What the convention did do was focus on new forms of bargaining and organizing. The heroic organizing campaign by the Communications Workers at T-Mobile and the powerful strike by the Chicago Teachers Union were hardly the only examples promoted.
Organizers for domestic workers were honored from the stage on opening night. Immigrant “dreamers” hired to organize traditional bargaining units in car washes, grocery stores, hotels, and construction in an L.A. County Federation pilot program were likewise headlined the next day.
The president of the New York Taxi Drivers Alliance was added to the AFL-CIO Executive Council, and is getting Steelworkers and federation support to organize in other cities.
Workshops focused on international campaigns and organizing in the South. Day laborers, previously seen as the enemy of the building trades, have been welcomed into the house of labor in their own organizations. Worker center partnerships with unions in Texas and other states were featured in workshops and on the convention floor.
How exactly this amounts to “It was taken as given that these additional working Americans can’t be recruited into traditional bargaining units” is hard to comprehend.
MIND MADE UP
It was simply impossible to dismiss these developments at the convention unless you had your mind made up before you went there.
The false charge that “the new thinking is that labor can boost its membership stats—and political clout” by “counting as members people on those groups’ mailing lists” (referring to the Sierra Club, the NAACP, etc.) was never even proposed at the convention, never mind adopted. It surfaced in the press a few months ago, but was dismissed.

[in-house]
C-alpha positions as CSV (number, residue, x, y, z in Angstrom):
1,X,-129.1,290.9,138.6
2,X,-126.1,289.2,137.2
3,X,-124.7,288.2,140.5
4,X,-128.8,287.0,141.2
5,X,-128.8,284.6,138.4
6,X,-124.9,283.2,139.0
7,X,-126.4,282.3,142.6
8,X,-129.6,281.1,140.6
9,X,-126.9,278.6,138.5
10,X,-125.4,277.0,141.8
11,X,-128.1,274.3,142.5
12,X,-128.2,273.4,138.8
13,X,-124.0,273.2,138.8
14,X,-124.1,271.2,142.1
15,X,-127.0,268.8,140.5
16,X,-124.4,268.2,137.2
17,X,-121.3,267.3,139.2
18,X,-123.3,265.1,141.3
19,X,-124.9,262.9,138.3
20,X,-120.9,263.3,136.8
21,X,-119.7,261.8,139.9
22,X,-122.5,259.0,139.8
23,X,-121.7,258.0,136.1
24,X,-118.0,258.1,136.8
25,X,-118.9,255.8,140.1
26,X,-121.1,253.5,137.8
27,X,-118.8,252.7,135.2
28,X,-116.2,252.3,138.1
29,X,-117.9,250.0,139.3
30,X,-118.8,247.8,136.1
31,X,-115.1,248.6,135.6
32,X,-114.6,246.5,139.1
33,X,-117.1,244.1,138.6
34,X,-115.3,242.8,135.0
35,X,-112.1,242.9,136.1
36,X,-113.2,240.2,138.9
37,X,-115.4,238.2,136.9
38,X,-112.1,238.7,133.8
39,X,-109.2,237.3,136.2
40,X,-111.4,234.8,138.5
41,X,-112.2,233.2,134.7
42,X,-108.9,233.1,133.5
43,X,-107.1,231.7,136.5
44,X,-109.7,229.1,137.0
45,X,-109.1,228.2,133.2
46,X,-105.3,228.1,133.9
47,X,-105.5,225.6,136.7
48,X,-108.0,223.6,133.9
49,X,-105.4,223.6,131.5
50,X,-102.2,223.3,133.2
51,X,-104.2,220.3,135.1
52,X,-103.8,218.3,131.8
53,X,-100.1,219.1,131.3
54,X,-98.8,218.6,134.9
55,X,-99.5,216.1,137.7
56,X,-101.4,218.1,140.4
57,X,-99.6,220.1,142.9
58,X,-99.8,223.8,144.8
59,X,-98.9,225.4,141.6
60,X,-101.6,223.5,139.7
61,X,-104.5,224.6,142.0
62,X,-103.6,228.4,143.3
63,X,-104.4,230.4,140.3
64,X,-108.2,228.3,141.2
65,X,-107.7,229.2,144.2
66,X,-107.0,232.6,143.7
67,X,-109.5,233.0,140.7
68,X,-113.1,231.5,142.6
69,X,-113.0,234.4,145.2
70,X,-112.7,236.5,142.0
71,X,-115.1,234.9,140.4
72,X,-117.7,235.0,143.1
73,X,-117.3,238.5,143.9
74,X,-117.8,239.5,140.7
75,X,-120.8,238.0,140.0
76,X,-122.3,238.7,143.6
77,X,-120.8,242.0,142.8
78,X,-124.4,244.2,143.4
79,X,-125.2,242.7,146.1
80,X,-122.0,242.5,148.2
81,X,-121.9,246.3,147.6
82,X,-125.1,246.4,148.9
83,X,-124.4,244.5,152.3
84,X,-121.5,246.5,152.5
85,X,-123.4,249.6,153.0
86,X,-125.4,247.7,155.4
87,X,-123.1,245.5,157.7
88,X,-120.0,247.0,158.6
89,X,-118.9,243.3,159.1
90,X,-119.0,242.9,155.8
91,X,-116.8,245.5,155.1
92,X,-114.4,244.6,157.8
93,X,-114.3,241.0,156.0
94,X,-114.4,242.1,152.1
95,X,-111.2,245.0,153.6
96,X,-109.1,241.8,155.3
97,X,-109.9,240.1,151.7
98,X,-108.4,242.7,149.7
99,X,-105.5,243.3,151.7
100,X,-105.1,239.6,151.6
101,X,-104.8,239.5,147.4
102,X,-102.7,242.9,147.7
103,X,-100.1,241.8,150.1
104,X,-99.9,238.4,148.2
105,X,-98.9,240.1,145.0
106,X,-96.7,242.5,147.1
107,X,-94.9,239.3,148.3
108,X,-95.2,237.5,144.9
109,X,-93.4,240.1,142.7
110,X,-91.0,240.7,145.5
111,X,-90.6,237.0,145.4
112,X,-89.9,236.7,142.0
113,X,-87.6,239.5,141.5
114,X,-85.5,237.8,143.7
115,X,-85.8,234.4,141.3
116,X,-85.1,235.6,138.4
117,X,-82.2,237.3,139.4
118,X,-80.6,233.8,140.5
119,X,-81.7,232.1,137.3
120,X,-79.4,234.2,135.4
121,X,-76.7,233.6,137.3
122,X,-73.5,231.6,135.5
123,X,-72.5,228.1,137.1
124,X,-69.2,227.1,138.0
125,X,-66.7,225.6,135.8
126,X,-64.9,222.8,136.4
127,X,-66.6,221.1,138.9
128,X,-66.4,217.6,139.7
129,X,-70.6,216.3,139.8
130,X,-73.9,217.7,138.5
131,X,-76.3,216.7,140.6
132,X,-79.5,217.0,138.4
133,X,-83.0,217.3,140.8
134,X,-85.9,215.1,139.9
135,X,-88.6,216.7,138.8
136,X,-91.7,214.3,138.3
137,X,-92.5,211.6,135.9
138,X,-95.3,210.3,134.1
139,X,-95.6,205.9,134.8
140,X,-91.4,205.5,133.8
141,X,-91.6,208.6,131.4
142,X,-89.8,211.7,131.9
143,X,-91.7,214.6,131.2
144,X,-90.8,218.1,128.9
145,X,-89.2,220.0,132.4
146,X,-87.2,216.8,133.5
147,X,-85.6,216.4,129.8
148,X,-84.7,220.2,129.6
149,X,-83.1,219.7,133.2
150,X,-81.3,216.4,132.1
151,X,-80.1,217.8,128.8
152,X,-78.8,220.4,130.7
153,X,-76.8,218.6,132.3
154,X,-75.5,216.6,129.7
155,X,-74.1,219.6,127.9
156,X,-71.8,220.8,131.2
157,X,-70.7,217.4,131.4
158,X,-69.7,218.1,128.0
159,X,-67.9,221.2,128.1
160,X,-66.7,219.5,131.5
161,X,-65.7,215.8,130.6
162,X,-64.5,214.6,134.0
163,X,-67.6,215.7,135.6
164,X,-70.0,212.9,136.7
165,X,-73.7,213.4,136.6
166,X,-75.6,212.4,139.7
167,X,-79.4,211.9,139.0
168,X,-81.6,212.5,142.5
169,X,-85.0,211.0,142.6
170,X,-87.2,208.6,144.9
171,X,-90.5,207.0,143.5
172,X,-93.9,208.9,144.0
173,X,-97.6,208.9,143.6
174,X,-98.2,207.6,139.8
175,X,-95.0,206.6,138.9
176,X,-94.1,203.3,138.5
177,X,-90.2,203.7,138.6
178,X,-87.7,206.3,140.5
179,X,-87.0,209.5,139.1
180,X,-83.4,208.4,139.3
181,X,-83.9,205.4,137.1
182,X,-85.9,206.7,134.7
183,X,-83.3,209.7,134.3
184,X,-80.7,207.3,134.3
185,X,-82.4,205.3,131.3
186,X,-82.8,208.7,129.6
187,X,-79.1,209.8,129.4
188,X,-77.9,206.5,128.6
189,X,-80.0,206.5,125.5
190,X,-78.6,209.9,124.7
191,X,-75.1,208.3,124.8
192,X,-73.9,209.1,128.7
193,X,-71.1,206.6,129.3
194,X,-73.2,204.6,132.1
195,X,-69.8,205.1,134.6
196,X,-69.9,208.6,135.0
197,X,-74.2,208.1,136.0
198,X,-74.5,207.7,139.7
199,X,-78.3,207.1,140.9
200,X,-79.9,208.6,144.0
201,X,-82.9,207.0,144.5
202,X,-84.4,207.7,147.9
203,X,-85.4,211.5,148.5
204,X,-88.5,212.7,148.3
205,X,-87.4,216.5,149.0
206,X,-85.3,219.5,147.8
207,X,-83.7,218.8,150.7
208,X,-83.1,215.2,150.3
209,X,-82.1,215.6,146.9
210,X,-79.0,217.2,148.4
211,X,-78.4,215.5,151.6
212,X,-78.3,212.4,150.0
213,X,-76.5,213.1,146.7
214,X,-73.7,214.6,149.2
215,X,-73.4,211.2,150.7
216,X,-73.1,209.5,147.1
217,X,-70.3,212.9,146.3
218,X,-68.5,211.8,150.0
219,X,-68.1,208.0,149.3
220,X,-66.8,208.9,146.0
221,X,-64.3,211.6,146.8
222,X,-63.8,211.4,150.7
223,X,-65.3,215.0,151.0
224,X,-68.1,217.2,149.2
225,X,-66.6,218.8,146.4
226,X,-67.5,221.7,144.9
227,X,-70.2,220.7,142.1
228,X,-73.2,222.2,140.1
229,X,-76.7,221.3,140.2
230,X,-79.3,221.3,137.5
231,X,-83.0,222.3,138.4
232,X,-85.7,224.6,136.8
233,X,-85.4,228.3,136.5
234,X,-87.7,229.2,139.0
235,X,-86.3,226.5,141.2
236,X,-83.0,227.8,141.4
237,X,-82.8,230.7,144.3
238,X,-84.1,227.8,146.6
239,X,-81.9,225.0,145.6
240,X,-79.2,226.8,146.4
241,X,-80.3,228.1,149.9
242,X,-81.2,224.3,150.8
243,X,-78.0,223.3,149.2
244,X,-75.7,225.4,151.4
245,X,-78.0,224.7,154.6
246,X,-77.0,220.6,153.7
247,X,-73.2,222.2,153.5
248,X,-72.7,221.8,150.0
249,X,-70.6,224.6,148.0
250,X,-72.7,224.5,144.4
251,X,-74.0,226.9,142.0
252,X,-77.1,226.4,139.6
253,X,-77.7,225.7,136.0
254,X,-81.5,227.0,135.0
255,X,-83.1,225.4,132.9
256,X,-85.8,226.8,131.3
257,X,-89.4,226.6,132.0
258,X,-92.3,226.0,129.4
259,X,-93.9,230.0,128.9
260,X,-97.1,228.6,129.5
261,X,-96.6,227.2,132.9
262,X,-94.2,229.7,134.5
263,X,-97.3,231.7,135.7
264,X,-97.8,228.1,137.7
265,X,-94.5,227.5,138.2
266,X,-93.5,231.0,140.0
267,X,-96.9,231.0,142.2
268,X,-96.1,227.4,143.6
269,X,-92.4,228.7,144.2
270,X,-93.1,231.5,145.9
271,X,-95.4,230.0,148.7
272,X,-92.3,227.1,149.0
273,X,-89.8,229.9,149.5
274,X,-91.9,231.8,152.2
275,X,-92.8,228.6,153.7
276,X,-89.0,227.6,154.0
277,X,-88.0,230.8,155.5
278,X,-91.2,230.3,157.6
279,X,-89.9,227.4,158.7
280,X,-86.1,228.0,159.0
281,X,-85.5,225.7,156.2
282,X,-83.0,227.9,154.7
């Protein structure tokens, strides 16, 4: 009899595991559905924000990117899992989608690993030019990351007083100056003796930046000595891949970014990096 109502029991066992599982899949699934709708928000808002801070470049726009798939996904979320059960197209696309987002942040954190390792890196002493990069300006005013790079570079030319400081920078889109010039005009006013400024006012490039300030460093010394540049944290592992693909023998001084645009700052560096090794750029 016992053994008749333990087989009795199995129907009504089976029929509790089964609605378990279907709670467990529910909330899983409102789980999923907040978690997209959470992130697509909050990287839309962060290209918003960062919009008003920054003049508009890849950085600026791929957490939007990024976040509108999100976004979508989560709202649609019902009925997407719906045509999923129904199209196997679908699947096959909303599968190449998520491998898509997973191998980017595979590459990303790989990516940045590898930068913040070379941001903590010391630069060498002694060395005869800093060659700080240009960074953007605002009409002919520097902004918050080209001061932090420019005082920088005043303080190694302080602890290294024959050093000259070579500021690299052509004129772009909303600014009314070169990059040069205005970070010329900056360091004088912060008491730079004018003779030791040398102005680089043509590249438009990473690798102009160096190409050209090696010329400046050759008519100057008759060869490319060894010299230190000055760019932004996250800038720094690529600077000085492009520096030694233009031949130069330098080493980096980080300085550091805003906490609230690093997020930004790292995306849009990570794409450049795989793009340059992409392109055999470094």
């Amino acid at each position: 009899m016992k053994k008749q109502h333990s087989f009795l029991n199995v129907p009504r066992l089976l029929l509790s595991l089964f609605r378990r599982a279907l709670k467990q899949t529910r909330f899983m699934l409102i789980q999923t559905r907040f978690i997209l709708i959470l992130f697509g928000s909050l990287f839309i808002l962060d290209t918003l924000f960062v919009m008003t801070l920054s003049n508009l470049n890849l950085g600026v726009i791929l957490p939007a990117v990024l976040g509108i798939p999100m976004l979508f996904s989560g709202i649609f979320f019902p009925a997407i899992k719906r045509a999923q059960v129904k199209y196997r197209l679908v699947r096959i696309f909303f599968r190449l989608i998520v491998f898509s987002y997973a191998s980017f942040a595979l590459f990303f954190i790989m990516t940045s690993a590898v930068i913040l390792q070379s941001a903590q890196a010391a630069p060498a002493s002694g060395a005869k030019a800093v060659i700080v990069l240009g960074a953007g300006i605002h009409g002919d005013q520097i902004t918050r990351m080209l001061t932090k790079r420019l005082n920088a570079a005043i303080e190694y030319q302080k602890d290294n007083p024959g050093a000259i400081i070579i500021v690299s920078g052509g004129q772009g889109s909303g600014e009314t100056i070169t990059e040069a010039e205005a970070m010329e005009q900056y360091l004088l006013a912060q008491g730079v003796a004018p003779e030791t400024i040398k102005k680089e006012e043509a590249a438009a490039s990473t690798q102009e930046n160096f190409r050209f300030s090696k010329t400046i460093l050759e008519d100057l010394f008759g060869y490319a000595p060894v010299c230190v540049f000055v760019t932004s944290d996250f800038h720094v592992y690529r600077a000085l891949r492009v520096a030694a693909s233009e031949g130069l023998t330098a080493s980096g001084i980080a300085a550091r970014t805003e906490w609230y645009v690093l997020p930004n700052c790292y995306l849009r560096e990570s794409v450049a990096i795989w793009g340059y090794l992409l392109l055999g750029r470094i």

Much of the political focus of the convention was oriented to improving conditions for current members as well as non-members. Does the fight against privatization, or defeating right-to-work laws, count as in the interest of current union members? Or is this somehow a part of what Early calls “further abandoning the workplace terrain”?
Working America, another target of Early’s disdain, does not “dilute” the current membership of the AFL-CIO. It adds folks to whom current members can reach out for solidarity.
In Lynn, Massachusetts, for example, the labor council built a several-thousand-strong Working America membership. When the council wanted to help pass a bond for a new middle school, we had double the number of folks to reach out to. We won the vote, and this helped our union teachers and building trades—not to mention the working-class children of Lynn. (Of course, those kids don’t pay dues.)
Working America membership is not at all the same thing as traditional union membership—something that WA organizers and skeptics inside the AFL-CIO would agree on. But it is a tool to expand our reach, and WA is experimenting with building traditional workplace organization in New Mexico with the stagehands union, IATSE, and building rooted community organizations in Pittsburgh. In Lynn, a small group of WA activists meets monthly on a campaign to raise the minimum wage.
Perhaps the most telling part of Early’s trashing of the AFL-CIO convention is when he quotes what he refers to as one of the more retrograde leaders in the movement. The Laborers’ president said, “We came here to talk about a new movement. But let’s not forget about the old movement.”
Early then agrees with the call to return to more focus on the current dwindling membership. Pedal harder, fight, fight, fight?
PROGRESS ON RACE